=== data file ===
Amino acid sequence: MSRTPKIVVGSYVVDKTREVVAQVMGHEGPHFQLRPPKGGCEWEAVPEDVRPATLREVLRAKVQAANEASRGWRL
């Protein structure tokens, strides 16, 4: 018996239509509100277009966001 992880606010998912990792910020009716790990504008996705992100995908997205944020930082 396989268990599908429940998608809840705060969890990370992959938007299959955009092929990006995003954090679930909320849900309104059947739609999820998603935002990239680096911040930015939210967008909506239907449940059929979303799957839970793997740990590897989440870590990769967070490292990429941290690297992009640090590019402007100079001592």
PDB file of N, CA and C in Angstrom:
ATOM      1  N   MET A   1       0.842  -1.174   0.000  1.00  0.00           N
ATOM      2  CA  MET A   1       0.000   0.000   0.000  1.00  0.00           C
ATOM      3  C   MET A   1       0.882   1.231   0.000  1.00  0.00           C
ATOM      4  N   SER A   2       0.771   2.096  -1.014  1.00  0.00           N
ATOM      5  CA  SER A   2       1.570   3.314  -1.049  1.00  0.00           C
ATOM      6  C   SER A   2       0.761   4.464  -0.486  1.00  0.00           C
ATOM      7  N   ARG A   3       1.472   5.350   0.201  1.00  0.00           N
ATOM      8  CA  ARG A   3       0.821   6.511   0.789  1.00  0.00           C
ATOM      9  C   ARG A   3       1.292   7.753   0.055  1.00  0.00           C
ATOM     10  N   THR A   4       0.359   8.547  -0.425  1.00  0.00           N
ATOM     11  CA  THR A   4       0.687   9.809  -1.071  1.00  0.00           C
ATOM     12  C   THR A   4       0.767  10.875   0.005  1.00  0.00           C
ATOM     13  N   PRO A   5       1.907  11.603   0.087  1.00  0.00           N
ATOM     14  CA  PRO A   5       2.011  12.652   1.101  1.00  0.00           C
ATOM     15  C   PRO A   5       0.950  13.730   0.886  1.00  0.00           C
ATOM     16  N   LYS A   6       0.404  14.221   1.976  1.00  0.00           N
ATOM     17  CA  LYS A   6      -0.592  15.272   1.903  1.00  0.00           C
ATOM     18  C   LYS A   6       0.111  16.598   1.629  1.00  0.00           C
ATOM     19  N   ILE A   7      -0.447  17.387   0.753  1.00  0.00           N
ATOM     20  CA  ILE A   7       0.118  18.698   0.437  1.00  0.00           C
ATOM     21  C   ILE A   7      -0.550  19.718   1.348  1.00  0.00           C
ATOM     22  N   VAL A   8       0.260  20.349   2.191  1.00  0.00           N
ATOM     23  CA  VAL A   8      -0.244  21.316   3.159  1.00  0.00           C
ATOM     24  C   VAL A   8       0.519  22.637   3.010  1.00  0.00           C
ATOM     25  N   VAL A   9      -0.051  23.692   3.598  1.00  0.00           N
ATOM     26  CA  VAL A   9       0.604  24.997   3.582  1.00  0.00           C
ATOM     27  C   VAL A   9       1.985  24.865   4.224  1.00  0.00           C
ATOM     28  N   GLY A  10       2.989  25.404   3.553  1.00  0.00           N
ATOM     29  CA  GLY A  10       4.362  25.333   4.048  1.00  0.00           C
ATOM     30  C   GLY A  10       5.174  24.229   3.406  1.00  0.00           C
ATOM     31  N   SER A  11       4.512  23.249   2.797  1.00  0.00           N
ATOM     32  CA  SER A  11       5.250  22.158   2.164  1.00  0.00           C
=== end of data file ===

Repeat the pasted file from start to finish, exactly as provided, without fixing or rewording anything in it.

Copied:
Amino acid sequence: MSRTPKIVVGSYVVDKTREVVAQVMGHEGPHFQLRPPKGGCEWEAVPEDVRPATLREVLRAKVQAANEASRGWRL
């Protein structure tokens, strides 16, 4: 018996239509509100277009966001 992880606010998912990792910020009716790990504008996705992100995908997205944020930082 396989268990599908429940998608809840705060969890990370992959938007299959955009092929990006995003954090679930909320849900309104059947739609999820998603935002990239680096911040930015939210967008909506239907449940059929979303799957839970793997740990590897989440870590990769967070490292990429941290690297992009640090590019402007100079001592």
PDB file of N, CA and C in Angstrom:
ATOM      1  N   MET A   1       0.842  -1.174   0.000  1.00  0.00           N
ATOM      2  CA  MET A   1       0.000   0.000   0.000  1.00  0.00           C
ATOM      3  C   MET A   1       0.882   1.231   0.000  1.00  0.00           C
ATOM      4  N   SER A   2       0.771   2.096  -1.014  1.00  0.00           N
ATOM      5  CA  SER A   2       1.570   3.314  -1.049  1.00  0.00           C
ATOM      6  C   SER A   2       0.761   4.464  -0.486  1.00  0.00           C
ATOM      7  N   ARG A   3       1.472   5.350   0.201  1.00  0.00           N
ATOM      8  CA  ARG A   3       0.821   6.511   0.789  1.00  0.00           C
ATOM      9  C   ARG A   3       1.292   7.753   0.055  1.00  0.00           C
ATOM     10  N   THR A   4       0.359   8.547  -0.425  1.00  0.00           N
ATOM     11  CA  THR A   4       0.687   9.809  -1.071  1.00  0.00           C
ATOM     12  C   THR A   4       0.767  10.875   0.005  1.00  0.00           C
ATOM     13  N   PRO A   5       1.907  11.603   0.087  1.00  0.00           N
ATOM     14  CA  PRO A   5       2.011  12.652   1.101  1.00  0.00           C
ATOM     15  C   PRO A   5       0.950  13.730   0.886  1.00  0.00           C
ATOM     16  N   LYS A   6       0.404  14.221   1.976  1.00  0.00           N
ATOM     17  CA  LYS A   6      -0.592  15.272   1.903  1.00  0.00           C
ATOM     18  C   LYS A   6       0.111  16.598   1.629  1.00  0.00           C
ATOM     19  N   ILE A   7      -0.447  17.387   0.753  1.00  0.00           N
ATOM     20  CA  ILE A   7       0.118  18.698   0.437  1.00  0.00           C
ATOM     21  C   ILE A   7      -0.550  19.718   1.348  1.00  0.00           C
ATOM     22  N   VAL A   8       0.260  20.349   2.191  1.00  0.00           N
ATOM     23  CA  VAL A   8      -0.244  21.316   3.159  1.00  0.00           C
ATOM     24  C   VAL A   8       0.519  22.637   3.010  1.00  0.00           C
ATOM     25  N   VAL A   9      -0.051  23.692   3.598  1.00  0.00           N
ATOM     26  CA  VAL A   9       0.604  24.997   3.582  1.00  0.00           C
ATOM     27  C   VAL A   9       1.985  24.865   4.224  1.00  0.00           C
ATOM     28  N   GLY A  10       2.989  25.404   3.553  1.00  0.00           N
ATOM     29  CA  GLY A  10       4.362  25.333   4.048  1.00  0.00           C
ATOM     30  C   GLY A  10       5.174  24.229   3.406  1.00  0.00           C
ATOM     31  N   SER A  11       4.512  23.249   2.797  1.00  0.00           N
ATOM     32  CA  SER A  11       5.250  22.158   2.164  1.00  0.00           C